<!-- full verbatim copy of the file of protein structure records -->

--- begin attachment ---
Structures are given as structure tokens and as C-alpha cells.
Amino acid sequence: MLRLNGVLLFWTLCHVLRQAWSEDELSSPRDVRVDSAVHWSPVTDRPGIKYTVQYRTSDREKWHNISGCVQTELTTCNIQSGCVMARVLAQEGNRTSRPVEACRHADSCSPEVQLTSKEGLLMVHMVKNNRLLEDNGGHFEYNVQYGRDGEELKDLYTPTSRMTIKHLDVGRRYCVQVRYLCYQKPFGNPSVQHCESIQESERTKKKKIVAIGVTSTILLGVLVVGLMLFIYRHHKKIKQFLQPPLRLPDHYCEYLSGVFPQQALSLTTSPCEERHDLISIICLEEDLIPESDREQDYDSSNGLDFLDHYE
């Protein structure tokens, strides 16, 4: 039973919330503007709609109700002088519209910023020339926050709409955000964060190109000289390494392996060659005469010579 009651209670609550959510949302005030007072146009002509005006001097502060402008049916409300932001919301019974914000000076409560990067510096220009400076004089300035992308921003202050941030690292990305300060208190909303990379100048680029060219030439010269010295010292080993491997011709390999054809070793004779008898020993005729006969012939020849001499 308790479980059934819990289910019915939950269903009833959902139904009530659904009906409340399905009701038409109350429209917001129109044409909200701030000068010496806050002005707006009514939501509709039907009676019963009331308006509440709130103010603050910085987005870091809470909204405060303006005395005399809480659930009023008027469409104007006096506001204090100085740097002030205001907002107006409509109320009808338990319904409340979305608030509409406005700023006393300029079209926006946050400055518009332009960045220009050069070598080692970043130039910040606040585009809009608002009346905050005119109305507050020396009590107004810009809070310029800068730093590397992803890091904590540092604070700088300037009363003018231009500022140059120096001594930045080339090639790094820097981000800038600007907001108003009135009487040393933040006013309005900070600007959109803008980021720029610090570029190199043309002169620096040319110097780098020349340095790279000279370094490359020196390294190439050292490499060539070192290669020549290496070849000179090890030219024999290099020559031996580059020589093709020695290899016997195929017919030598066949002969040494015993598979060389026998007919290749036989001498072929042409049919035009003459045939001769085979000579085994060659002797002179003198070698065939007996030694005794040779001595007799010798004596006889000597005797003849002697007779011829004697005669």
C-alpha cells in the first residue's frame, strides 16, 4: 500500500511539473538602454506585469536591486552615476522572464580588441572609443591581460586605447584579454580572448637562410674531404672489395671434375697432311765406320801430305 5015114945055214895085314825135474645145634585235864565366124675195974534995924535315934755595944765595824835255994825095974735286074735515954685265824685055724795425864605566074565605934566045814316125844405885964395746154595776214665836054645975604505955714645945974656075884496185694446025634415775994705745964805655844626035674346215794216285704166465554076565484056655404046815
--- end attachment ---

Structures are given as structure tokens and as C-alpha cells.
Amino acid sequence: MLRLNGVLLFWTLCHVLRQAWSEDELSSPRDVRVDSAVHWSPVTDRPGIKYTVQYRTSDREKWHNISGCVQTELTTCNIQSGCVMARVLAQEGNRTSRPVEACRHADSCSPEVQLTSKEGLLMVHMVKNNRLLEDNGGHFEYNVQYGRDGEELKDLYTPTSRMTIKHLDVGRRYCVQVRYLCYQKPFGNPSVQHCESIQESERTKKKKIVAIGVTSTILLGVLVVGLMLFIYRHHKKIKQFLQPPLRLPDHYCEYLSGVFPQQALSLTTSPCEERHDLISIICLEEDLIPESDREQDYDSSNGLDFLDHYE
């Protein structure tokens, strides 16, 4: 039973919330503007709609109700002088519209910023020339926050709409955000964060190109000289390494392996060659005469010579 009651209670609550959510949302005030007072146009002509005006001097502060402008049916409300932001919301019974914000000076409560990067510096220009400076004089300035992308921003202050941030690292990305300060208190909303990379100048680029060219030439010269010295010292080993491997011709390999054809070793004779008898020993005729006969012939020849001499 308790479980059934819990289910019915939950269903009833959902139904009530659904009906409340399905009701038409109350429209917001129109044409909200701030000068010496806050002005707006009514939501509709039907009676019963009331308006509440709130103010603050910085987005870091809470909204405060303006005395005399809480659930009023008027469409104007006096506001204090100085740097002030205001907002107006409509109320009808338990319904409340979305608030509409406005700023006393300029079209926006946050400055518009332009960045220009050069070598080692970043130039910040606040585009809009608002009346905050005119109305507050020396009590107004810009809070310029800068730093590397992803890091904590540092604070700088300037009363003018231009500022140059120096001594930045080339090639790094820097981000800038600007907001108003009135009487040393933040006013309005900070600007959109803008980021720029610090570029190199043309002169620096040319110097780098020349340095790279000279370094490359020196390294190439050292490499060539070192290669020549290496070849000179090890030219024999290099020559031996580059020589093709020695290899016997195929017919030598066949002969040494015993598979060389026998007919290749036989001498072929042409049919035009003459045939001769085979000579085994060659002797002179003198070698065939007996030694005794040779001595007799010798004596006889000597005797003849002697007779011829004697005669």
C-alpha cells in the first residue's frame, strides 16, 4: 500500500511539473538602454506585469536591486552615476522572464580588441572609443591581460586605447584579454580572448637562410674531404672489395671434375697432311765406320801430305 5015114945055214895085314825135474645145634585235864565366124675195974534995924535315934755595944765595824835255994825095974735286074735515954685265824685055724795425864605566074565605934566045814316125844405885964395746154595776214665836054645975604505955714645945974656075884496185694446025634415775994705745964805655844626035674346215794216285704166465554076565484056655404046815